In the early 1960s, the Army did a study to create weapons better suited to guerrilla warfare. One of the strange and very NFA prototypes is up for auction.
Based on the standard M14, Harrington & Richardson, of Worcester, Mass. modified a number of the select-fire battle rifles to be lighter and shorter as part of the study. They looked kinda funky and were never adopted as the M16 came on the scene at about the same time. Just a few, with their impressive muzzle flash, remain in museums.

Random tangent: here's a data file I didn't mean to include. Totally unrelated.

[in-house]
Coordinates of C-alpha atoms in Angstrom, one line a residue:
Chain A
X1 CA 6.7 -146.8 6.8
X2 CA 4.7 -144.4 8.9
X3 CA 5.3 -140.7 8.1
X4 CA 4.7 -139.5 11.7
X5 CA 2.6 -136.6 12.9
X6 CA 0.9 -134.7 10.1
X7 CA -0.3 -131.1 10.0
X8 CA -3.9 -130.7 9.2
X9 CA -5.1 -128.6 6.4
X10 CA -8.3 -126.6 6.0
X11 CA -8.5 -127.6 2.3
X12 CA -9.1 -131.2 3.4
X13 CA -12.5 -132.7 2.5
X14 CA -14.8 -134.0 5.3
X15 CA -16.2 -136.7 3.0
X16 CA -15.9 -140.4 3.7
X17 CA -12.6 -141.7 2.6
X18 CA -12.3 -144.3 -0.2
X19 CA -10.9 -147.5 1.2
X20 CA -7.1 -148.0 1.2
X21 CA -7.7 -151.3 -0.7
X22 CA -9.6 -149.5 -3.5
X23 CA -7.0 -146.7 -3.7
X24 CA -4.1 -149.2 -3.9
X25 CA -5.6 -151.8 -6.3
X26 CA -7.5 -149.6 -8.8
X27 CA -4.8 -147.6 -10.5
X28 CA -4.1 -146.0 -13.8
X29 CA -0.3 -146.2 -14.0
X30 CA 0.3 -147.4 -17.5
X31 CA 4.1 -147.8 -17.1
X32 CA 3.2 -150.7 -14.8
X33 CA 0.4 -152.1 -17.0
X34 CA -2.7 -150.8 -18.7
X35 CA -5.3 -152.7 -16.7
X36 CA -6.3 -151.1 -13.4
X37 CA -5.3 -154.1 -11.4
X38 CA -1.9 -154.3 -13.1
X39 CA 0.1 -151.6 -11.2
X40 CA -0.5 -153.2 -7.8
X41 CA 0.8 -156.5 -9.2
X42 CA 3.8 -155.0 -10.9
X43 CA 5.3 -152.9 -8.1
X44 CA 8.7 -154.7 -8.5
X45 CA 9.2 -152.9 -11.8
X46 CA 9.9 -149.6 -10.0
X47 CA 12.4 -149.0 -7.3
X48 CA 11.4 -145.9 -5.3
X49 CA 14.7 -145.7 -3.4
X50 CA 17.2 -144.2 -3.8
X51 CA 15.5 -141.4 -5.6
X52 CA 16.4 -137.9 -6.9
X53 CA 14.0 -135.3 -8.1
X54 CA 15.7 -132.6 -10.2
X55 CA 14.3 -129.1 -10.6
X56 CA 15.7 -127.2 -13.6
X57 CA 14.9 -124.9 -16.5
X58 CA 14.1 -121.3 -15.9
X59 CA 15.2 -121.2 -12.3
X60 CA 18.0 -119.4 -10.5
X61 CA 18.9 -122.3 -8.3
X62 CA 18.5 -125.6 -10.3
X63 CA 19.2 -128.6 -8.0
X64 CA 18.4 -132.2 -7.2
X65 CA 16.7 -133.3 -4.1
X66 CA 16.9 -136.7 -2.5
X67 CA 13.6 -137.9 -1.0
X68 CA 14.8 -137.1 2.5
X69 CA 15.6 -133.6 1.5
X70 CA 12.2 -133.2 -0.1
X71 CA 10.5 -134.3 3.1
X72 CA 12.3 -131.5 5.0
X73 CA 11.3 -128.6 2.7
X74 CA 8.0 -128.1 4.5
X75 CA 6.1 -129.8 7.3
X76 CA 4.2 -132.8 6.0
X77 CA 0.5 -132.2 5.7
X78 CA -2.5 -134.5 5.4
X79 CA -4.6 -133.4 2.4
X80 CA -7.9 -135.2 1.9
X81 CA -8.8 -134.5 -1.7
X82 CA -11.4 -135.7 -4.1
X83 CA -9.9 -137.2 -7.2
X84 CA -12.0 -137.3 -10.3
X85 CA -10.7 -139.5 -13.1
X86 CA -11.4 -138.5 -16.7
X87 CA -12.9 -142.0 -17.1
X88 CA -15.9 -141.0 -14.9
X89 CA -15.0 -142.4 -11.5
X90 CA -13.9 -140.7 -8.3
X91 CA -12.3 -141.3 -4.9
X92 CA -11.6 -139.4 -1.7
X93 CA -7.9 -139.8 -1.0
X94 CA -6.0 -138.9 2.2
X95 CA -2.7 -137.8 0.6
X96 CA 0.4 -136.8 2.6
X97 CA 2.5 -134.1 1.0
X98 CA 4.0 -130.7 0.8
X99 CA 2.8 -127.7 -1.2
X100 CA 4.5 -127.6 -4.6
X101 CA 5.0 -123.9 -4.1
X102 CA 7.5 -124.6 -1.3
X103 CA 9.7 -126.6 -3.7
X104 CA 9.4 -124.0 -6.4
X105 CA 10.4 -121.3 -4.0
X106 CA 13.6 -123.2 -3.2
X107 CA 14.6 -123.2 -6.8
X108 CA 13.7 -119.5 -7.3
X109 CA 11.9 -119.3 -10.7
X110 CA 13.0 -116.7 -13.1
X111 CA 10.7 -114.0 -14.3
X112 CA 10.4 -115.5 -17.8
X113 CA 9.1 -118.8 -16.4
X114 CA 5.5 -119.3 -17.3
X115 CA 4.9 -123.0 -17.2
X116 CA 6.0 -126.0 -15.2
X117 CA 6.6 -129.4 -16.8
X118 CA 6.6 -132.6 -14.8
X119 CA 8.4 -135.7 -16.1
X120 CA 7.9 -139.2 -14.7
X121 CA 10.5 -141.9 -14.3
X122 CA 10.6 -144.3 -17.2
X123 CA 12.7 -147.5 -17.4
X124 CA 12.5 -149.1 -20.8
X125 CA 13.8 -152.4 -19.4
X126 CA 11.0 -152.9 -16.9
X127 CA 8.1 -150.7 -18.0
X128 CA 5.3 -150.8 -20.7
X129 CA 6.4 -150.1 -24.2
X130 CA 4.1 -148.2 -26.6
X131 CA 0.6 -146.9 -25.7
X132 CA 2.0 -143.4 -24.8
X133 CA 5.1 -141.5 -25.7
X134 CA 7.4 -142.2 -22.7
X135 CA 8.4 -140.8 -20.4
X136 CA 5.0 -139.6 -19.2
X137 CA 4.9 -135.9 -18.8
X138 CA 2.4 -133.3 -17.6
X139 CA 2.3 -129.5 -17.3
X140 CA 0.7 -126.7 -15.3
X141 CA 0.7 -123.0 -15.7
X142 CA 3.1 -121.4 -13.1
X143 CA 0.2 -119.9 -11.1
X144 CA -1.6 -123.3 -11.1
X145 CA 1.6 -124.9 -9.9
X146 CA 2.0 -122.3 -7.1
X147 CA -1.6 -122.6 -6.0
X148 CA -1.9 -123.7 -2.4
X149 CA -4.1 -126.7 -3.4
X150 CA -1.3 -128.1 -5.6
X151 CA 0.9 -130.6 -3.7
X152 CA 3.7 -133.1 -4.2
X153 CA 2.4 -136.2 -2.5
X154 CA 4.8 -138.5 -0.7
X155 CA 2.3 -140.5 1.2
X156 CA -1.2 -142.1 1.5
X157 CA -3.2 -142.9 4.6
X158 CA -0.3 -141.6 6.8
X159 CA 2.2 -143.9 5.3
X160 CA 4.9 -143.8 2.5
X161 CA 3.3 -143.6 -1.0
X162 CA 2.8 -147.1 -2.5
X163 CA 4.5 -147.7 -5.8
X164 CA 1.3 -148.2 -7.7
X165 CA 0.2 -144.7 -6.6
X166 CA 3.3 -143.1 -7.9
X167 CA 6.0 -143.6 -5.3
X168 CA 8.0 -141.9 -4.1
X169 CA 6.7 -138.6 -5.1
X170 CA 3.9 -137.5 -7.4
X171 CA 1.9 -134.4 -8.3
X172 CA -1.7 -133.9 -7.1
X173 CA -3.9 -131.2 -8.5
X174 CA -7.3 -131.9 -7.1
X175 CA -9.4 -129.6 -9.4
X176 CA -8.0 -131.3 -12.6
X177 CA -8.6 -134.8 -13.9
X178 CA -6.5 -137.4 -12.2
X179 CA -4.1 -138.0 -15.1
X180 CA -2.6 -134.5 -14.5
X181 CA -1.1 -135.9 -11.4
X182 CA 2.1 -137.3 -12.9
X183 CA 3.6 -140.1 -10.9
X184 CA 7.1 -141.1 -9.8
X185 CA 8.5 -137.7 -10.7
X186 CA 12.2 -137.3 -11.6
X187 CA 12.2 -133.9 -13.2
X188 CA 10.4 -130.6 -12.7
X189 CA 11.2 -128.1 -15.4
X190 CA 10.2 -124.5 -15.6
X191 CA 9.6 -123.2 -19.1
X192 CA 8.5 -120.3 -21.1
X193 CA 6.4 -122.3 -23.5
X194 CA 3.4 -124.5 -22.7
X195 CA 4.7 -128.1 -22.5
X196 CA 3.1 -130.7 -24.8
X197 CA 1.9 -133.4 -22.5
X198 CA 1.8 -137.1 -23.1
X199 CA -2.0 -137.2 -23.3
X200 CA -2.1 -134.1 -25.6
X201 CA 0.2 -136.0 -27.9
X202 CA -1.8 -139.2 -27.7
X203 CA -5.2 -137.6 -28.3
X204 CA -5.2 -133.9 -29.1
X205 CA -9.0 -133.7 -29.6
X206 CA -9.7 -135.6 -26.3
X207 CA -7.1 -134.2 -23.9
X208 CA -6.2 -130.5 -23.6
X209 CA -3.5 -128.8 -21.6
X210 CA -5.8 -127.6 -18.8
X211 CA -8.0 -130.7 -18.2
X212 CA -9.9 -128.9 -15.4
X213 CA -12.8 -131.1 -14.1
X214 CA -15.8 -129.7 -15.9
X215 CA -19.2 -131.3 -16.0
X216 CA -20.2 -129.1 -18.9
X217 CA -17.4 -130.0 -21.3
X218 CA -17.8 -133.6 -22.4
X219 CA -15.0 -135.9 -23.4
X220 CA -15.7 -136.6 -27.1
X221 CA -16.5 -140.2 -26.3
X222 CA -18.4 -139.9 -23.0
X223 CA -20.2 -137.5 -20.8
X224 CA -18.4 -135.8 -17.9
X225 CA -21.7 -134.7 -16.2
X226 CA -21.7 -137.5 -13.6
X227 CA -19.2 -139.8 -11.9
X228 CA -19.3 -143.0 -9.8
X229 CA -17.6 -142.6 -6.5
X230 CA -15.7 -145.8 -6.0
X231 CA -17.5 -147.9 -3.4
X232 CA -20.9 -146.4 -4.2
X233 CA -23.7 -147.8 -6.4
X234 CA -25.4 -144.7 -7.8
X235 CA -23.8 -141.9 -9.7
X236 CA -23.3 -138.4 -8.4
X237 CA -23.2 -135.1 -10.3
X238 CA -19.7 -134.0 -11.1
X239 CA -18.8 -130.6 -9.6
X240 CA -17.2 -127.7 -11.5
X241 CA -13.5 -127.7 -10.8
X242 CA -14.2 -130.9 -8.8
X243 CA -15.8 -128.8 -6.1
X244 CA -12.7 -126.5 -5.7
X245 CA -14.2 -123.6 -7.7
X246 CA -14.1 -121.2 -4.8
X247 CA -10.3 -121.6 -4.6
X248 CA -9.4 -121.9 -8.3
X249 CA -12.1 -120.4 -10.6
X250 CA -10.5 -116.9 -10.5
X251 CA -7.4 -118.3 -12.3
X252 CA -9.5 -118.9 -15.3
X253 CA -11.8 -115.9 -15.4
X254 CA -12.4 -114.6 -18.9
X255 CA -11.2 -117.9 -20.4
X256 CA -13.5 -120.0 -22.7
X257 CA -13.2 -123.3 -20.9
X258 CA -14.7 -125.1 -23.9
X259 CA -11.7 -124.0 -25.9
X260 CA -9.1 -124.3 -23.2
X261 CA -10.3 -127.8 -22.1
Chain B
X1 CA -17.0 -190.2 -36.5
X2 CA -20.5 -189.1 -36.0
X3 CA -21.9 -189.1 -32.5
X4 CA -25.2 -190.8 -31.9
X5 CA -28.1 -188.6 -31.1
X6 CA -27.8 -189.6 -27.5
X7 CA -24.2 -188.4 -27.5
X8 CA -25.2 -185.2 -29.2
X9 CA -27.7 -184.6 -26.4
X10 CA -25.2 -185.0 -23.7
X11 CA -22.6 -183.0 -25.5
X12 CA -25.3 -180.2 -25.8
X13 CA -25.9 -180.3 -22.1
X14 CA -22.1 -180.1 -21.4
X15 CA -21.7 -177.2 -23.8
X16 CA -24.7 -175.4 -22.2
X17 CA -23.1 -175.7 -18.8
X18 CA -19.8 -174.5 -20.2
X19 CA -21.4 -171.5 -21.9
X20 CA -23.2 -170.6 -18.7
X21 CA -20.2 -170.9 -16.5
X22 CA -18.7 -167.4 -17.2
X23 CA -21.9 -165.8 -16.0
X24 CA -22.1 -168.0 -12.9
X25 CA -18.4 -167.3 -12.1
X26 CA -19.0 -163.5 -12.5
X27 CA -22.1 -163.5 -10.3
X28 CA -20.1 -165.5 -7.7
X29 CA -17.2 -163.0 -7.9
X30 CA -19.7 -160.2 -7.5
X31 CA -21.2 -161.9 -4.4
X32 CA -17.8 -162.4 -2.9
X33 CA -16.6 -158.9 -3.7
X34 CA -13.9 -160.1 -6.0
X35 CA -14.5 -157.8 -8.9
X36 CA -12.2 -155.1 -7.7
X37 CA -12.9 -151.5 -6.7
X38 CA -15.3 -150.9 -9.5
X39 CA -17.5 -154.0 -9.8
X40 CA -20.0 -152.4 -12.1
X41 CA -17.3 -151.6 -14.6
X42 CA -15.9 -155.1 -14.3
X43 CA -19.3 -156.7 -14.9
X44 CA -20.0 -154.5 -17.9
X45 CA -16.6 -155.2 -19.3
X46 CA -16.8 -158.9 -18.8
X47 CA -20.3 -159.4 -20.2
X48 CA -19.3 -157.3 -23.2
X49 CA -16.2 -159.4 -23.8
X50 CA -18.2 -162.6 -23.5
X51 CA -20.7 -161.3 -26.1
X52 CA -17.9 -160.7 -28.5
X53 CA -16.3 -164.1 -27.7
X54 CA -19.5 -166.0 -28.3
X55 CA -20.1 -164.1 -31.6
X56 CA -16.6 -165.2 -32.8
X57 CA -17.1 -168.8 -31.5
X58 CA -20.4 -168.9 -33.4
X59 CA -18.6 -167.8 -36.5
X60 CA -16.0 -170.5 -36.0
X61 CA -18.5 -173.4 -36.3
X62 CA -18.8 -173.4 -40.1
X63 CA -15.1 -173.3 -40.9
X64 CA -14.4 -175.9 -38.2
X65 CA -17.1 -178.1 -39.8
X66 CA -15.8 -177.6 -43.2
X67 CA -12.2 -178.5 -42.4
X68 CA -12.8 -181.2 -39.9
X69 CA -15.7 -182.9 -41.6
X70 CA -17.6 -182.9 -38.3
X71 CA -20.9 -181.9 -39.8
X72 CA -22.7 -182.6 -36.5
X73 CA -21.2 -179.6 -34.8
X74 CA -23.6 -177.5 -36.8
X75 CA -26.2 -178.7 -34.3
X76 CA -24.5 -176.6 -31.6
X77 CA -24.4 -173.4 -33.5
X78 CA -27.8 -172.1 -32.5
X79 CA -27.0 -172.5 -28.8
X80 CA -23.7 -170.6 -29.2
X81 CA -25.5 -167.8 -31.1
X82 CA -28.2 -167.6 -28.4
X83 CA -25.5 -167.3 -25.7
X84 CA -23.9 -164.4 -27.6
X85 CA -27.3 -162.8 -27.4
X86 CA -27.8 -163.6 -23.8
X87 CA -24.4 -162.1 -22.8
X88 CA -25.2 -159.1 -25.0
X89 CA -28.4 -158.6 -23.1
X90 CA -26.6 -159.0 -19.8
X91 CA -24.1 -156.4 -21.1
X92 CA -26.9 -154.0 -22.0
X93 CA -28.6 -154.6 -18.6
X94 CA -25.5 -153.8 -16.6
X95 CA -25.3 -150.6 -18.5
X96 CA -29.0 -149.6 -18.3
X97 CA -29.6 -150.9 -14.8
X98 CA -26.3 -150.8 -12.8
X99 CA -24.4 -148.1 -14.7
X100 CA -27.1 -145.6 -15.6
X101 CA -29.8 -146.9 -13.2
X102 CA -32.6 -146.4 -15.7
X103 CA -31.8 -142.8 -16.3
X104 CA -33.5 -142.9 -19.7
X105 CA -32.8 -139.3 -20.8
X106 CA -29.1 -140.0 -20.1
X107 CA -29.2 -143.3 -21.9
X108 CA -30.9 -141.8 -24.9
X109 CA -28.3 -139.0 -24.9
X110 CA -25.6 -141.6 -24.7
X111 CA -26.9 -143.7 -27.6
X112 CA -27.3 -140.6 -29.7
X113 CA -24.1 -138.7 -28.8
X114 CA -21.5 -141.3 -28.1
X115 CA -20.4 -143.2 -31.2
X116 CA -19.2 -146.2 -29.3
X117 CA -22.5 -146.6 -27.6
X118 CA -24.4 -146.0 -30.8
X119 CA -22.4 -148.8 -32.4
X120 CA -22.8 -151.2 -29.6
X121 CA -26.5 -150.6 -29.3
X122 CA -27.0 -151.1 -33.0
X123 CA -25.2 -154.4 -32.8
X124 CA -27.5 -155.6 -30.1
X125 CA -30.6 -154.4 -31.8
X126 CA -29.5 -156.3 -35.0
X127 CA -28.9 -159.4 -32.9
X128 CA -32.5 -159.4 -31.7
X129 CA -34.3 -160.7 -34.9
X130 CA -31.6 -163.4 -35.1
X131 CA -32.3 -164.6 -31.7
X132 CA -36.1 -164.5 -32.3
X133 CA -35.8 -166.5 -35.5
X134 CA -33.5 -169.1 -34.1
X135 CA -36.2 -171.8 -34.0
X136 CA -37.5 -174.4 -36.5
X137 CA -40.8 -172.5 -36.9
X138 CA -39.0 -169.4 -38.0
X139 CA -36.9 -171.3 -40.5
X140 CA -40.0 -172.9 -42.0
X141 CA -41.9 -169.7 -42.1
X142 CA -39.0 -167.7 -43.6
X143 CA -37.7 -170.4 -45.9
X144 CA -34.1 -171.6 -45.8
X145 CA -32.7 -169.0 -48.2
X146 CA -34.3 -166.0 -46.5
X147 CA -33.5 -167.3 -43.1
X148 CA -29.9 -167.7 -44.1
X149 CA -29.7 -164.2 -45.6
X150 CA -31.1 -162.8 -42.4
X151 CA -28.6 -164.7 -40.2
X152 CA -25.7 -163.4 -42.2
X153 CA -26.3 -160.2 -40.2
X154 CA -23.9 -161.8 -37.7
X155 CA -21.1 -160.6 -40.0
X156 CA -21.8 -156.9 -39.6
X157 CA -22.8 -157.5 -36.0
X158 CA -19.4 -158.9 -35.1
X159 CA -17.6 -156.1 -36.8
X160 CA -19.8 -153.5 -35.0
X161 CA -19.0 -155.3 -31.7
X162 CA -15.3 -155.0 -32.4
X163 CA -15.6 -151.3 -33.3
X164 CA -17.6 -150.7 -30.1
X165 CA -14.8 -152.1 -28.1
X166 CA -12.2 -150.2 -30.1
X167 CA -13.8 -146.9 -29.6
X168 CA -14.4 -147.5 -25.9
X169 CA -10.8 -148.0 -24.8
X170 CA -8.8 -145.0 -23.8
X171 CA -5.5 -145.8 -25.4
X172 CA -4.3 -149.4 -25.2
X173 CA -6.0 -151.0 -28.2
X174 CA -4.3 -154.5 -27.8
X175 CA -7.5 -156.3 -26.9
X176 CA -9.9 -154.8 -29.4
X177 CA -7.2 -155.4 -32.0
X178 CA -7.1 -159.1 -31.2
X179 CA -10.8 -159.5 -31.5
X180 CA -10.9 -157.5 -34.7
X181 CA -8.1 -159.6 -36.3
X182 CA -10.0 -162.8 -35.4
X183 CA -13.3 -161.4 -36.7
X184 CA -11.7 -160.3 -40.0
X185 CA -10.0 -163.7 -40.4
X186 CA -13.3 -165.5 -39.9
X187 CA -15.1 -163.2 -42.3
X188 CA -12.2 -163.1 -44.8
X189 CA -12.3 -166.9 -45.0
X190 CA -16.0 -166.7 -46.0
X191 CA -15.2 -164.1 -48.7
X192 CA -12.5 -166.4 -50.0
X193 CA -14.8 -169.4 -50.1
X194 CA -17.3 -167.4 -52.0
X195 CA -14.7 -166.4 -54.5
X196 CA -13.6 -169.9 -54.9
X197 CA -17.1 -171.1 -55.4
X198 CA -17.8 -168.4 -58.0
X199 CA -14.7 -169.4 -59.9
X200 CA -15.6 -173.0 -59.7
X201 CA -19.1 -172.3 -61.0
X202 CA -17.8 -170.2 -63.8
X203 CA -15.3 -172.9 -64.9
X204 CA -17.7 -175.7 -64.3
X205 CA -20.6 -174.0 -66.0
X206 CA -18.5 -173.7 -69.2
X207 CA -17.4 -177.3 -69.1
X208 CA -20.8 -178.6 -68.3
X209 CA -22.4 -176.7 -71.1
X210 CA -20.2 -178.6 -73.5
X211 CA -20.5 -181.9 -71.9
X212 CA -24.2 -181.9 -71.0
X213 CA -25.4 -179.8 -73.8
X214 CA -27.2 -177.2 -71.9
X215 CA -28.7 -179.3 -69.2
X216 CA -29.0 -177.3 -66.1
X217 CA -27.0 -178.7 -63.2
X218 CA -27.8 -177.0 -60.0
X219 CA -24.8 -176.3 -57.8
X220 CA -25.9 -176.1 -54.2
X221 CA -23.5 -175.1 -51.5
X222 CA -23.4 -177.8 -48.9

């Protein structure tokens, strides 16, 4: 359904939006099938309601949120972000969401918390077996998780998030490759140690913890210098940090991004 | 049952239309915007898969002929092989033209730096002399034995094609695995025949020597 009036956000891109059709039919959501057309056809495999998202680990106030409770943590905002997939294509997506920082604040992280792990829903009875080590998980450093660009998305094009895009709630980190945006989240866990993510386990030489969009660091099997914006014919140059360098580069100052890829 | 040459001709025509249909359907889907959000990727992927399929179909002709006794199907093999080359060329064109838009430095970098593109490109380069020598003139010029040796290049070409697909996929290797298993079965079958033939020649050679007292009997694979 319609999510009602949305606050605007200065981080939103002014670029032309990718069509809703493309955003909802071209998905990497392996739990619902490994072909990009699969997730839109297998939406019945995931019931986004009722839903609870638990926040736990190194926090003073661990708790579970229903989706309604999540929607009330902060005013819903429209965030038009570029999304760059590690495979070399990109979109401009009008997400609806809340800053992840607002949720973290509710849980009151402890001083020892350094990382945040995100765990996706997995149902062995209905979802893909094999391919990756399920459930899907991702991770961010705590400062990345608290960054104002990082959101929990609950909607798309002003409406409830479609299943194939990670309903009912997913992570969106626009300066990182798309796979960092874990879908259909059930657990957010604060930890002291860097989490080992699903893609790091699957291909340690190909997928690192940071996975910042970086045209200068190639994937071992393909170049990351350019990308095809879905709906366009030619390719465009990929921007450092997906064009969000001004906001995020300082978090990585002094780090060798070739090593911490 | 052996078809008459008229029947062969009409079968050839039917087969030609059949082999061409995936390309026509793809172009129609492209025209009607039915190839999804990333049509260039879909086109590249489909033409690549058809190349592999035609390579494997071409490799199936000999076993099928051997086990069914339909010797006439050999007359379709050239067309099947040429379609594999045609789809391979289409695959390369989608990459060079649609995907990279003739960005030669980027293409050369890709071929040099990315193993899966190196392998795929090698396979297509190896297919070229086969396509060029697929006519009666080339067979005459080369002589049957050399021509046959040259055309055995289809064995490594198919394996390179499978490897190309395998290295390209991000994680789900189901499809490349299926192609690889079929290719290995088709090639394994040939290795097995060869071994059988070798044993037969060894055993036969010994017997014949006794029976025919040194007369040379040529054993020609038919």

One of these weird rifles in the wild– with an exceptionally rare and experimental folding stock and wooden pistol grip– is up for auction at Morphy’s this month and Ian McCollum with Forgotten Weapons has a chance to check it out in the above video.
Even neater is the fact that it is an ATF-registered C&R NFA item that still has its giggle switch and yes, it still works.